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The luxurious world of top-quality dugouts

Substitutes can sit in comfort

icon dugouts5 December ~ When Bruce Rioch was manager of Bolton Wanderers he would watch games at Burnden Park while sat on the kind of plastic chair you used to get at school – its skinny black legs were plonked unceremoniously on the grass beside the pitch. But that was around twenty years ago. These days, managers sit and watch games in more comfort. Take Chelsea as an example. If they can afford to spend around £80 million on players for the current season then it stands to reason that their dugout will be similarly plush.

And it is – leather upholstery with head-rests like something from the first class cabin of a jet plane. It's not just Chelsea though. Clubs throughout the country have pimped their hides.

I seem to recall it might have been Bayern Munich who started it all. Pretty soon many followed suit with leather seated dugouts. They bring another commercial opportunity in the shape of corporate branded head rests. Some have widened the net to include further commercial partners – Southampton have Sunseeker Yachts, while Chelsea have Audi. But many clubs just stick to the name of their sponsor or ground. In Leicester City and Brighton & Hove Albion's case that is the same thing. Brighton's blue and white striped design pulls off the feat of imitating their home jersey and the traditional deck chairs of the nearby seaside.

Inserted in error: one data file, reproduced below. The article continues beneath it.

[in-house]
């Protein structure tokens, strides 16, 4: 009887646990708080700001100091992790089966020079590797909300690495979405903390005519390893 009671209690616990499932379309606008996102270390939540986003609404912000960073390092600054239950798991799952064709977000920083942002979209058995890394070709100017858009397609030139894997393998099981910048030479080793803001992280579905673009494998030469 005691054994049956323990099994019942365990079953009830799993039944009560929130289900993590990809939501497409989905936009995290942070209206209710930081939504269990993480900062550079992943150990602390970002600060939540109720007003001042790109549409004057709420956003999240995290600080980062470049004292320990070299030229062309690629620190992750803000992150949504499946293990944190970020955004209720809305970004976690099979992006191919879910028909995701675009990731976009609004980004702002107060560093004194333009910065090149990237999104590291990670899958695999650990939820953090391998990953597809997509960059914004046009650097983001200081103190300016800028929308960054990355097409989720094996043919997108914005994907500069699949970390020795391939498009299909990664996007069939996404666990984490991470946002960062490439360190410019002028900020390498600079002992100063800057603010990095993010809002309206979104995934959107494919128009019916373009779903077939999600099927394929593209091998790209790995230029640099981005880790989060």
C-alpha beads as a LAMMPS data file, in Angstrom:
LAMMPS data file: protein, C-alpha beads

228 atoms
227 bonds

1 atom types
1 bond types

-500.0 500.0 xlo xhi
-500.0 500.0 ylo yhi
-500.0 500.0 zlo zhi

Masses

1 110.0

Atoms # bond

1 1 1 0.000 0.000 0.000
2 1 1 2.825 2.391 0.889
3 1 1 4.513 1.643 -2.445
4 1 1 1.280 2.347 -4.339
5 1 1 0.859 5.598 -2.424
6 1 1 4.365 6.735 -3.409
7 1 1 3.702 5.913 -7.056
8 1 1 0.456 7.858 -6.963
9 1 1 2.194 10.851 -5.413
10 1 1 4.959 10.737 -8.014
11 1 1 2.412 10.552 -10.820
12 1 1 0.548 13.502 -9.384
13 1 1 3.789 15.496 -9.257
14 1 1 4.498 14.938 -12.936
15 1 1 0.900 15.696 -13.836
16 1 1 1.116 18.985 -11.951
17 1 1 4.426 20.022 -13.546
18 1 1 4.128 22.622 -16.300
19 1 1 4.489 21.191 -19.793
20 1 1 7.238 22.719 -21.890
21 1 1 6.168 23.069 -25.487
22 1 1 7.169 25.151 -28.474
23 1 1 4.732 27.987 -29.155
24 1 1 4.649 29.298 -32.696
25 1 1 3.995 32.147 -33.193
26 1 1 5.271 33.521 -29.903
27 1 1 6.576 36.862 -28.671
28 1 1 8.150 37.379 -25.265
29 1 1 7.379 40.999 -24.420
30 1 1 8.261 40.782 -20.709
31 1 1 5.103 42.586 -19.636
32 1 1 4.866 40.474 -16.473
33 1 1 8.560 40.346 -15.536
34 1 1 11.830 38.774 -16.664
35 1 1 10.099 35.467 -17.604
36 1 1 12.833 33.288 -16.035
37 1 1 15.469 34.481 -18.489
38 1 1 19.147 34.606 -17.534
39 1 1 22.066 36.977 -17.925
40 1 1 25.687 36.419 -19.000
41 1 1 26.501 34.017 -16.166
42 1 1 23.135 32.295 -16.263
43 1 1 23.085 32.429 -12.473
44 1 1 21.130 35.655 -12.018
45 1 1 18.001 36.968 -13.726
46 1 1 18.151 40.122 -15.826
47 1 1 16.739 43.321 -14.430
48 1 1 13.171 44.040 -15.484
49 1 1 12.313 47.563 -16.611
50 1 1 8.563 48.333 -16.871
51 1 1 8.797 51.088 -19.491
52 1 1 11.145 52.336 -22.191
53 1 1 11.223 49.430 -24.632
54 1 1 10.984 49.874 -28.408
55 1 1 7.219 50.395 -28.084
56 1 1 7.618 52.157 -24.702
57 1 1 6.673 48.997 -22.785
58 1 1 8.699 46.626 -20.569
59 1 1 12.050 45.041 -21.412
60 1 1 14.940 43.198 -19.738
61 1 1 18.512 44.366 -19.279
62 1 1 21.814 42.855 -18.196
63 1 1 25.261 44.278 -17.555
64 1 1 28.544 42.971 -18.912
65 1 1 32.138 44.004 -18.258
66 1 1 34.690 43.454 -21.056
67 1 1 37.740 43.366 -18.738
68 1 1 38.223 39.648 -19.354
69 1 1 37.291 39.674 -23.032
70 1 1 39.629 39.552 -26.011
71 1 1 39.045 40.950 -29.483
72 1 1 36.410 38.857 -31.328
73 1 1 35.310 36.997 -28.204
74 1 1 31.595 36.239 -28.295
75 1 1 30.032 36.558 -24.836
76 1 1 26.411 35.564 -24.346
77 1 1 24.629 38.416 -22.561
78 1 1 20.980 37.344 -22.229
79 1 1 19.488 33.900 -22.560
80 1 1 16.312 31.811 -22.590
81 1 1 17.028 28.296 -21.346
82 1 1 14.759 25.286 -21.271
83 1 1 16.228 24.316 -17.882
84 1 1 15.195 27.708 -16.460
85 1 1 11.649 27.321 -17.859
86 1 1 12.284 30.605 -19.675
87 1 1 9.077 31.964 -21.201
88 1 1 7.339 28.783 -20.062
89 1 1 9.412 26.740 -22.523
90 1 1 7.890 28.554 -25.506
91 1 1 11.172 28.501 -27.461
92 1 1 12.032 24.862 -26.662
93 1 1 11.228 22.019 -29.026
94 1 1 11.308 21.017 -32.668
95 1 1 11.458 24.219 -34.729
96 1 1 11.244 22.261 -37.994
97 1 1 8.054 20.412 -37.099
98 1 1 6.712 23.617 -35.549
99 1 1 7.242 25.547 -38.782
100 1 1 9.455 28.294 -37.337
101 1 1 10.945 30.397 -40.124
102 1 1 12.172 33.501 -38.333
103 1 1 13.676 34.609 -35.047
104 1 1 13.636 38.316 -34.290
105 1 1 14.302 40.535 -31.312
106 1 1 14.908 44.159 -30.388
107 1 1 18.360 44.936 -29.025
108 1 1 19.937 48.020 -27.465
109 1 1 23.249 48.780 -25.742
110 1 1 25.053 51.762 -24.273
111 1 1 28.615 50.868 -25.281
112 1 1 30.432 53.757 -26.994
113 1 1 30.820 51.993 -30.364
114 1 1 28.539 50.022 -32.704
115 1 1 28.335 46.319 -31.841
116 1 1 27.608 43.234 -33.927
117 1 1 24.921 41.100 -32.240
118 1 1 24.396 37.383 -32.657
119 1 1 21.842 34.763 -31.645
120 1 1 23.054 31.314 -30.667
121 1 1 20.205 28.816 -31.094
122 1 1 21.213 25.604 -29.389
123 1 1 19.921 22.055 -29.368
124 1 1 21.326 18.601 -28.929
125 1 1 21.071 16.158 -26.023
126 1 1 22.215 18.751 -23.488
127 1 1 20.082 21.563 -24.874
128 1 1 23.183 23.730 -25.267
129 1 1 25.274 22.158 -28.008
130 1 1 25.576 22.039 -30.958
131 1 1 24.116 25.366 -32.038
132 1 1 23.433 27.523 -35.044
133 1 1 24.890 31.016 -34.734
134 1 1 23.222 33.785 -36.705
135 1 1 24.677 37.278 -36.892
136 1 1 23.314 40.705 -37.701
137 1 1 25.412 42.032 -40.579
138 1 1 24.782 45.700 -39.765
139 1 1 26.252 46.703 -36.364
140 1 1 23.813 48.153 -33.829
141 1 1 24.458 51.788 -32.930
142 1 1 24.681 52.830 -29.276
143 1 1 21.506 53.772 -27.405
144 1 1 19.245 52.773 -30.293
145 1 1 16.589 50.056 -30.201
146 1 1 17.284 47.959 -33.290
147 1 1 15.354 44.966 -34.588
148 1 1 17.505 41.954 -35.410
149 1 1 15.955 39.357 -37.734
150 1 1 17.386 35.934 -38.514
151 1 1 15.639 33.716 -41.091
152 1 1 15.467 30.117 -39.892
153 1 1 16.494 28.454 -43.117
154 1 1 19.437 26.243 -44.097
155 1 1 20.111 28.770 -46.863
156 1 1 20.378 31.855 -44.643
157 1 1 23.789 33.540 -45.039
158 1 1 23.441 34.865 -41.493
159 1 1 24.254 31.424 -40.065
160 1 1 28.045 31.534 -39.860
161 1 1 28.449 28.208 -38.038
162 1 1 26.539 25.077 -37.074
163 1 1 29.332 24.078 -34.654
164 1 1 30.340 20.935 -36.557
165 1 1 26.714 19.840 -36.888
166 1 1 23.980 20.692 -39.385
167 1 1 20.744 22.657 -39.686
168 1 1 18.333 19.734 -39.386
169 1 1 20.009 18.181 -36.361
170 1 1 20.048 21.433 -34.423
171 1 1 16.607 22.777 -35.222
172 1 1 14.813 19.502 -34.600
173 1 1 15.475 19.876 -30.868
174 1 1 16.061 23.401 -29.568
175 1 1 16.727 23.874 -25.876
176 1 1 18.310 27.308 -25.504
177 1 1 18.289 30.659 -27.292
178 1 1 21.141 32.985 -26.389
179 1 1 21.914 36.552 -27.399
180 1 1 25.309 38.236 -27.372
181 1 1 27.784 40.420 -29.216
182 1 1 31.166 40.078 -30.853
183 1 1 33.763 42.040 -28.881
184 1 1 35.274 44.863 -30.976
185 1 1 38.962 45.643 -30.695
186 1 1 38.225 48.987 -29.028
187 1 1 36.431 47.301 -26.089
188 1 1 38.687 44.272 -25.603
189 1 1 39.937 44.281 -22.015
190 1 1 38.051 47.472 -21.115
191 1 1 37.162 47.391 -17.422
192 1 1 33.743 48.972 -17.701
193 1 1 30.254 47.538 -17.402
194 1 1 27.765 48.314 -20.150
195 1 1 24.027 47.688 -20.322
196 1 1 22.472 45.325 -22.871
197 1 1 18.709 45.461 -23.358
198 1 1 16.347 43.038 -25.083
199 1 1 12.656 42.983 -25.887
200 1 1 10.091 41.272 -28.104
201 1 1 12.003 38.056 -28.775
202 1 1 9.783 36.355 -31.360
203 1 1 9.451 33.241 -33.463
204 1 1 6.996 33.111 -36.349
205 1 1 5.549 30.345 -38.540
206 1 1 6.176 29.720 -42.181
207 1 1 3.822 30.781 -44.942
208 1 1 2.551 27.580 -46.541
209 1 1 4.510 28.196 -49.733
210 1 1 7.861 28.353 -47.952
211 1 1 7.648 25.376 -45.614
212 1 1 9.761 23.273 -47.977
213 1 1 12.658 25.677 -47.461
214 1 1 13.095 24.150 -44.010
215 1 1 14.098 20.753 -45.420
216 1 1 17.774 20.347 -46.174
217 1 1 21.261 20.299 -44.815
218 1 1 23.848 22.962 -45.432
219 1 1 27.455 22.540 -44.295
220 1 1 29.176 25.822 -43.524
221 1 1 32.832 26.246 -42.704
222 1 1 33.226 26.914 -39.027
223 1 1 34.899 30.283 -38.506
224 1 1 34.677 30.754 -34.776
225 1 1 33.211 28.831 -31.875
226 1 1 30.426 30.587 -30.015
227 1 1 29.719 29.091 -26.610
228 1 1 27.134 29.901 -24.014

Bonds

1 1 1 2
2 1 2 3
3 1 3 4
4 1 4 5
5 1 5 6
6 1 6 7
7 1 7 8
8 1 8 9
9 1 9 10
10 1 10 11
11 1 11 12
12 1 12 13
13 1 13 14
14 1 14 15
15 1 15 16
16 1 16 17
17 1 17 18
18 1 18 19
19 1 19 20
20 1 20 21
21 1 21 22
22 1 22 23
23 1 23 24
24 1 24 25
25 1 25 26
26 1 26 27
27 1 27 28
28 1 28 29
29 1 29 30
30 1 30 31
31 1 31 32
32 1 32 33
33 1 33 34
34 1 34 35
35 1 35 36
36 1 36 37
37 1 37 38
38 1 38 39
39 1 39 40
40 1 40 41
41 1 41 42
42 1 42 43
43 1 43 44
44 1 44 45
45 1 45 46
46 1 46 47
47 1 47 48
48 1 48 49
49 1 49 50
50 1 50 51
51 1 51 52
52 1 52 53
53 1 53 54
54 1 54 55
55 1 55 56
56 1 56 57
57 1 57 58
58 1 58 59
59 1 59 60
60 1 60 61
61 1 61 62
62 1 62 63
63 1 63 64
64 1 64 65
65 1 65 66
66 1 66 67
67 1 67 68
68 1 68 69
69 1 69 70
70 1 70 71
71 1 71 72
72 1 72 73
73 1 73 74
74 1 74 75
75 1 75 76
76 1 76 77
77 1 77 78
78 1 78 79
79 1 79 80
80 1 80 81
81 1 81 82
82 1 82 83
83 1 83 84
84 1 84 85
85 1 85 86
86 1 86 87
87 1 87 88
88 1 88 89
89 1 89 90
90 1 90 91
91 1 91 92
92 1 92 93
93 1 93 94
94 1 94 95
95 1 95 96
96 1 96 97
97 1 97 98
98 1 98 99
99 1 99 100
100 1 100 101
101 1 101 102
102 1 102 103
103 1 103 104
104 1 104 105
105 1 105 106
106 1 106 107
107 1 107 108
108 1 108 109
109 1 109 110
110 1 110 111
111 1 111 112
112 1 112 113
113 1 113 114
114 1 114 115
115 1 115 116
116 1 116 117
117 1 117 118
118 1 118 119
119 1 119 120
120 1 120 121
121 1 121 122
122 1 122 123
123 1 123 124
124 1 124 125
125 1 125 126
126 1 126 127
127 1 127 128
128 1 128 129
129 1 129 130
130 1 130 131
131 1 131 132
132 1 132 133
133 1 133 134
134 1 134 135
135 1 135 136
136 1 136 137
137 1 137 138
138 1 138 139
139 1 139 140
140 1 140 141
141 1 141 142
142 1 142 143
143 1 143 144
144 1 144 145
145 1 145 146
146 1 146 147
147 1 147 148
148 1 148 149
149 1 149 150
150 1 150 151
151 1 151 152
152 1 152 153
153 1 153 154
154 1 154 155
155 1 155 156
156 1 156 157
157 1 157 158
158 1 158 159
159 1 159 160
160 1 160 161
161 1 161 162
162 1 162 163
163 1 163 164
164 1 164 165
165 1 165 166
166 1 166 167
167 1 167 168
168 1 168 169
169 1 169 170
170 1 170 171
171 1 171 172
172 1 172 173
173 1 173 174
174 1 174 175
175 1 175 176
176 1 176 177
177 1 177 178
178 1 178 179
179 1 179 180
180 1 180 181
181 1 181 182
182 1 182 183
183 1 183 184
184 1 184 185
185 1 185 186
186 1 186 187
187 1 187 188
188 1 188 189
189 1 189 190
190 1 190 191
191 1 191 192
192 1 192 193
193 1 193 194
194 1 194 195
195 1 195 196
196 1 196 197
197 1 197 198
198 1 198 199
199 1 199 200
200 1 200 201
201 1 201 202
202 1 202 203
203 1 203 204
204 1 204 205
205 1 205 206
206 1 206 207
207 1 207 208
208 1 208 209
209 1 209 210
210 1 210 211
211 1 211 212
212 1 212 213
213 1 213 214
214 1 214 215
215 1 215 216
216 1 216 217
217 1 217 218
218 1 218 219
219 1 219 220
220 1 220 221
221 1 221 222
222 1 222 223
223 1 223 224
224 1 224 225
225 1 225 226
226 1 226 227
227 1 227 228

There was a time when the continent's dugouts highlighted the differences between countries. I remember watching BBC's Sportsnight and thinking Terry Venables was finished at Barcelona – it looked like they'd buried him up to his armpits at the Nou Camp. My Dad told me they took football very seriously in places like Barcelona but it turned out it was just the way the dugouts looked; cut in beneath the ground. These days the Nou Camp has leather seats like everyone else.

Those with an appetite for variety need only plumb the depths of the non-league circuit where the style and design differs from ground to ground. As a perennial substitute in the Hampshire Premier Combination League I have sampled some of them first-hand.

Liphook, which is on the border of West Sussex, have a set of portable benches. I watched a man make putting them together look much easier than anything that comes flat-packed usually is. The dark wooden benches at Bournemouth Sports could easily pass as a church pew, while Fleetlands' long white porch style dugouts cause substitutes to look out over the Gosport water and reminisce about childhood holidays by the seaside in static caravans.

Of course, modern dugouts are small beans in the scheme of things. What difference does it make if the dugouts at Shakhtar Donetsk look much the same as they do in Milton Keynes? As much as I would like football supporters to get a clear sense that they are in a Ukrainian mining city rather than a town in Buckinghamshire, what I would like even more is one of those posh leather seats. They look far more comfortable than the fold-up chairs that paying fans make do with. Perhaps in years to come they will be introduced into the stands of grounds across Europe. By then managers and substitutes will be making themselves at home in something even grander, like a customised Winnebago. Mark Sanderson

On the subject...

Comment on 05-12-2012 12:38:06 by markrpoole #738529
...with the opportunity to buy your own customised Winnebago at the club superstore.
Comment on 05-12-2012 15:50:20 by Coral #738617
Arsenal have their padded seats in the ground which is a long way from the hard wooden seats of Fulham. When all clubs get similar Arsenal style seats, I predict the end of football as we know it. The dug outs is just the warning.